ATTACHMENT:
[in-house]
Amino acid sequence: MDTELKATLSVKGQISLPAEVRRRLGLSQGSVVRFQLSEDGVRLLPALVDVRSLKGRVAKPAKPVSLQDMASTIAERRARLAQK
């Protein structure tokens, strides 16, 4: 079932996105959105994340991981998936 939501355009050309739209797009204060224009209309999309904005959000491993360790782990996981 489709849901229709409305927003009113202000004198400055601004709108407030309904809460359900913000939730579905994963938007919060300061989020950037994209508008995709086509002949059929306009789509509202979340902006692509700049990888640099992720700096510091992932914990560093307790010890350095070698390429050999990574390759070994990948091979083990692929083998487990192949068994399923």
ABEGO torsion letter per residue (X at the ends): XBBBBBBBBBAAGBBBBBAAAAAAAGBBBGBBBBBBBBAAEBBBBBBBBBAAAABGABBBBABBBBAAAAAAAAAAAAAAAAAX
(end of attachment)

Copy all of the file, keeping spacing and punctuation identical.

[in-house]
Amino acid sequence: MDTELKATLSVKGQISLPAEVRRRLGLSQGSVVRFQLSEDGVRLLPALVDVRSLKGRVAKPAKPVSLQDMASTIAERRARLAQK
């Protein structure tokens, strides 16, 4: 079932996105959105994340991981998936 939501355009050309739209797009204060224009209309999309904005959000491993360790782990996981 489709849901229709409305927003009113202000004198400055601004709108407030309904809460359900913000939730579905994963938007919060300061989020950037994209508008995709086509002949059929306009789509509202979340902006692509700049990888640099992720700096510091992932914990560093307790010890350095070698390429050999990574390759070994990948091979083990692929083998487990192949068994399923």
ABEGO torsion letter per residue (X at the ends): XBBBBBBBBBAAGBBBBBAAAAAAAGBBBGBBBBBBBBAAEBBBBBBBBBAAAABGABBBBABBBBAAAAAAAAAAAAAAAAAX